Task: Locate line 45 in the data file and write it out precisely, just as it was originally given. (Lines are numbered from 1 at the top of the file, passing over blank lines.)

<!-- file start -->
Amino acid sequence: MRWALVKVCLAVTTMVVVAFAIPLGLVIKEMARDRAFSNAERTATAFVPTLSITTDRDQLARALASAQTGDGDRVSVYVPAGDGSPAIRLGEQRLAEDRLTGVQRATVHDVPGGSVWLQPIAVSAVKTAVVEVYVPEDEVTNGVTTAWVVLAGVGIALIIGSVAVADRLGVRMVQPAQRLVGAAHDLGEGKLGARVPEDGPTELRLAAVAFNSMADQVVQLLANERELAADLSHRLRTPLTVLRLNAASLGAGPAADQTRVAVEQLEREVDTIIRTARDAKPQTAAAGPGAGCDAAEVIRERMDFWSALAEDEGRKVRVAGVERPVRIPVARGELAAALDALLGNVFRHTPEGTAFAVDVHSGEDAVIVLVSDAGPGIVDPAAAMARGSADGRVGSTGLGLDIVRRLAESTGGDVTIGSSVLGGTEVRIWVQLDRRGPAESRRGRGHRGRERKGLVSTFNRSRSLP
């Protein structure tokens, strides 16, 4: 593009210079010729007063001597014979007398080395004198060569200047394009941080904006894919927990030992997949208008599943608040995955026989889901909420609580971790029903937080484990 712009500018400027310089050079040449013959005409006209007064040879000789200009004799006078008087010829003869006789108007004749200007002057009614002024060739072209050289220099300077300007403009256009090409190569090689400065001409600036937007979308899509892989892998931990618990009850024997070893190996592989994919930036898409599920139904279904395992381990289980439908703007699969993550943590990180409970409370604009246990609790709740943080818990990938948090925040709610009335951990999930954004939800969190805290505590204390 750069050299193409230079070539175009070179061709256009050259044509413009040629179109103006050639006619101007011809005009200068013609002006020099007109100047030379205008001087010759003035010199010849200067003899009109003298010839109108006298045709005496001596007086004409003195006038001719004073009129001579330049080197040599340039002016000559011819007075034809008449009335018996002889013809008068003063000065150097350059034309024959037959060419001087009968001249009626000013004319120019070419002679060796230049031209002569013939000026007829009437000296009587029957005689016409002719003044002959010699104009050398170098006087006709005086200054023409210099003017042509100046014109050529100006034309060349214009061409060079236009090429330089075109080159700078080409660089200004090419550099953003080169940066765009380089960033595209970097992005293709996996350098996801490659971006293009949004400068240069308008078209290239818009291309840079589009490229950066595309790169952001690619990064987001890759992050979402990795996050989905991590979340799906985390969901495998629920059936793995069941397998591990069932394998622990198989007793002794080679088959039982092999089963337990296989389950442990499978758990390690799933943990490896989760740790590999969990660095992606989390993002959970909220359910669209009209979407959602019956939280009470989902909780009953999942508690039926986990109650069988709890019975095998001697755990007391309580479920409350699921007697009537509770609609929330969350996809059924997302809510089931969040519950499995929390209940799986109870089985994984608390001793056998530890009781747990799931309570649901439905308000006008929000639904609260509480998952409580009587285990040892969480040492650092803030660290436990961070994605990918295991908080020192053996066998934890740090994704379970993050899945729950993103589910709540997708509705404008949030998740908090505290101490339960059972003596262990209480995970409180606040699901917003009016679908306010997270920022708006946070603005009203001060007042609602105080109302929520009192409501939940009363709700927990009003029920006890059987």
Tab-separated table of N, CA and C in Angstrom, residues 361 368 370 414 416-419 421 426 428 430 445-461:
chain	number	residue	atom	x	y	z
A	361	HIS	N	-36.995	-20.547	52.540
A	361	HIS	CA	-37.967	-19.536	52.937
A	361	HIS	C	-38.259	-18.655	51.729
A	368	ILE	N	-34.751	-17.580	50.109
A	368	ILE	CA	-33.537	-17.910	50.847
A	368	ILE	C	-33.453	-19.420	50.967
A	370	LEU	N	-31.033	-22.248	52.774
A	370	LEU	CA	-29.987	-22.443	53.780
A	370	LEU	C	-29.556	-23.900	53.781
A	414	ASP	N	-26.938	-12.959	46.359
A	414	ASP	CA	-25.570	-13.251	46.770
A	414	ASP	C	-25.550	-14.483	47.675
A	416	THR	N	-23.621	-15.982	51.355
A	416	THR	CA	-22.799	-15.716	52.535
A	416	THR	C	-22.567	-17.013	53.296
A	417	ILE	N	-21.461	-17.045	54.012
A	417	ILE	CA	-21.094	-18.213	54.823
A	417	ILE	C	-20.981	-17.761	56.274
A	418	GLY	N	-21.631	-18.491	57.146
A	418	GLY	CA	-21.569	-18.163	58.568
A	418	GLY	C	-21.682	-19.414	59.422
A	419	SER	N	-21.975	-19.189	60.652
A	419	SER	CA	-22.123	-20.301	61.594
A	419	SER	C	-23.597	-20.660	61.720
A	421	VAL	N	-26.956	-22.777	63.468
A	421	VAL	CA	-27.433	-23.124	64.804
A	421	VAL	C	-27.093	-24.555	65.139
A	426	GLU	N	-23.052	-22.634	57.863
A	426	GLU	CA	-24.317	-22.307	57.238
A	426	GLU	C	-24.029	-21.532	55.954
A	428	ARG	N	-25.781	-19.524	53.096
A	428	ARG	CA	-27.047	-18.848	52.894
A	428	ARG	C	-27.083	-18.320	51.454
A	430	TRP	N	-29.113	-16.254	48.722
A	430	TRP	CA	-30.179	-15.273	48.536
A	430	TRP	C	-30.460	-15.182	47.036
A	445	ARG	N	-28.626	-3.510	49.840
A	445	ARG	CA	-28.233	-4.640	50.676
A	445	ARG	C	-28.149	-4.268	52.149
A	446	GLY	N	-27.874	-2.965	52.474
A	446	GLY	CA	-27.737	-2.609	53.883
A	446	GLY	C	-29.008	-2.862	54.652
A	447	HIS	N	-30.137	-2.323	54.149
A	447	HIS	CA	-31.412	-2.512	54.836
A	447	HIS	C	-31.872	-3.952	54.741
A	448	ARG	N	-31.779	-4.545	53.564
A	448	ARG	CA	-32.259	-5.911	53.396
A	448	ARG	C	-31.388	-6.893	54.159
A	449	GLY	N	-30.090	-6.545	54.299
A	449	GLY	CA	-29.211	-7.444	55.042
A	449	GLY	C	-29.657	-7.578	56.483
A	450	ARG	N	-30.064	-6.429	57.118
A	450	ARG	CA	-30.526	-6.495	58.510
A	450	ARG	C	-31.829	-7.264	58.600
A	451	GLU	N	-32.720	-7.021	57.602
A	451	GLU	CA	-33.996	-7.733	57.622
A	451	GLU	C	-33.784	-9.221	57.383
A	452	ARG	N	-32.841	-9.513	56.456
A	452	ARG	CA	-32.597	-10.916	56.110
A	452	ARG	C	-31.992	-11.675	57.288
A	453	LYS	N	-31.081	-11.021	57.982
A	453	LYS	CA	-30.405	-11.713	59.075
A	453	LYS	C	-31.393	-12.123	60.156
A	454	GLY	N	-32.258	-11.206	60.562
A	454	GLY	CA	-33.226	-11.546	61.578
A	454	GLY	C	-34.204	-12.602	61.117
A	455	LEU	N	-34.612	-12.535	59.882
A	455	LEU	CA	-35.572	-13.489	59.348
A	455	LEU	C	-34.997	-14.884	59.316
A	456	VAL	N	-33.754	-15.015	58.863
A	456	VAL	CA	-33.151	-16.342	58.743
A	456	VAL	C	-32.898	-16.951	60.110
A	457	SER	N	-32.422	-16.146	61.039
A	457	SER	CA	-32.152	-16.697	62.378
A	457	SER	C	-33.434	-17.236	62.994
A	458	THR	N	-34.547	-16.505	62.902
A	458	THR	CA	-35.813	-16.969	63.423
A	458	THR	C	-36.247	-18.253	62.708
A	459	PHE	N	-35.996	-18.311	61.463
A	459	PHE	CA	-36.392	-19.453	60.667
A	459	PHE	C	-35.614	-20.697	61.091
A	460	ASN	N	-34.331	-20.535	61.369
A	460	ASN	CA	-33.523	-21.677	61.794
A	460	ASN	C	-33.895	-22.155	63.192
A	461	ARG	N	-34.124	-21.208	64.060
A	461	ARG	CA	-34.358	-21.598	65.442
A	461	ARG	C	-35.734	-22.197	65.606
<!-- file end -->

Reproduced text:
A	446	GLY	CA	-27.737	-2.609	53.883